The Gallup poll showed it 59-36 for the president. One of the people who didn’t believe it was one of the nation’s most respected political columnists, Scotty Reston of the New York Times, the Sunday before Election Day. Nixon would win, “but the thought that the American people are going to give Mr. Nixon and his policies and anonymous hucksters and twisters in the White House a landslide popular victory… is a little hard to imagine.” To believe that Gallup was right, “you must also believe that the American people regret corruption but have accepted it as an unavoidable part of American life and really don’t care about all those millions of dollars given to the Republican party by a few rich men and women, all the secret funds, and the bugging and burglary of the Democratic party and the fake letters and political sabotage and the guerilla warfare used in this campaign… that it’s all right for the President to seek four more years in the White House without defining his program for the next four years, without debating the opposition candidate, or answering questions from the press… that the American people don’t mind or haven’t noticed that Presidential power is now unbalancing the whole American system.”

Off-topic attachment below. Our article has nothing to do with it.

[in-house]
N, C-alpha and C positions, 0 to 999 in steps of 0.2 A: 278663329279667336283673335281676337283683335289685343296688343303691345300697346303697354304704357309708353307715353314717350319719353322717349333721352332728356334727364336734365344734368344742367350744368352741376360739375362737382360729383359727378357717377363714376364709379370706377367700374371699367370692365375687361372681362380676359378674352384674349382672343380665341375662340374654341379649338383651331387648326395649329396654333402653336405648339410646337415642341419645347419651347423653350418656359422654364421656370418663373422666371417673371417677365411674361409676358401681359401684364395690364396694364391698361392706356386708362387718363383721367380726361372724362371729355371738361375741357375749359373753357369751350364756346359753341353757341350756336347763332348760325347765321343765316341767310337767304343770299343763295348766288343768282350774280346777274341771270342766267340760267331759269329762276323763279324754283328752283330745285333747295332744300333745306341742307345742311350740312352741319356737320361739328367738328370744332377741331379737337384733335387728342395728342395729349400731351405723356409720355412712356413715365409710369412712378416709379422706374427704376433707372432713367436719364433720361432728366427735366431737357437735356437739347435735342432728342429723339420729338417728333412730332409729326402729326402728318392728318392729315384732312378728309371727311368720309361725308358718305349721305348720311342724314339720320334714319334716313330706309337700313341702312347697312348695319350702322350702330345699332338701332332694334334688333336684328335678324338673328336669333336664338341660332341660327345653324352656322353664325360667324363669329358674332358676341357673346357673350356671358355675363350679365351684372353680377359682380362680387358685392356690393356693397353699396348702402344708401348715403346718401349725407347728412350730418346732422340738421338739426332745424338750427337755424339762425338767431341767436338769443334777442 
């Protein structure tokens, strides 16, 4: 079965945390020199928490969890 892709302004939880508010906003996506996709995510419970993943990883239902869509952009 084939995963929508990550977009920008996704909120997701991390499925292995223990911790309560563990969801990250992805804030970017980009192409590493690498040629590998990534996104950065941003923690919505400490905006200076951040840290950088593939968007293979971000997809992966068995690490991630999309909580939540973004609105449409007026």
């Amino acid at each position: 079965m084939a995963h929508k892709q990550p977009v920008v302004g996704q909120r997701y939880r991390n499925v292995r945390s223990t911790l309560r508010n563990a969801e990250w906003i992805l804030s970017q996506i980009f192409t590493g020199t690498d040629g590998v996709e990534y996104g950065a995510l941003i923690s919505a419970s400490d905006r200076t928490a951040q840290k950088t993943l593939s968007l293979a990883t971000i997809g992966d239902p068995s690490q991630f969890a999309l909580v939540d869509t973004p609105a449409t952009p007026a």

And, for all demonstrable purposes, the American people — or at least that portion of the Silent Majority Real Americans who bought newspapers and voted in every election — didn’t mind. Which was a great relief to Mr. Reston’s employers, because comforting the comfortable and afflicting the afflicted is so much easier than doing it the other way around. If national elections are just another variety of Survivor or American Idol, then the courtiers of the press get to demonstrate their most finely-honed talents to a much wider audience!
As a coda, it is not possible for me to despise Hubert H. Humphrey any more than I already did, but damned if Perlstein doesn’t convince me that George McGovern wasn’t a good man out of his depth in a particularly filthy race, but a pious fraud willing to make himself a puppet for whichever cabal offered him the best chance at a higher office than his natural talents allowed. Kind of the Democratic George H.W. Bush, with (per best Dem practice) less money and more guts. I don’t think this was Perlstein’s intention, but did it seem to anyone else like McGovern couldn’t have done more to ensure Nixon’s re-election if he had been a GOP plant?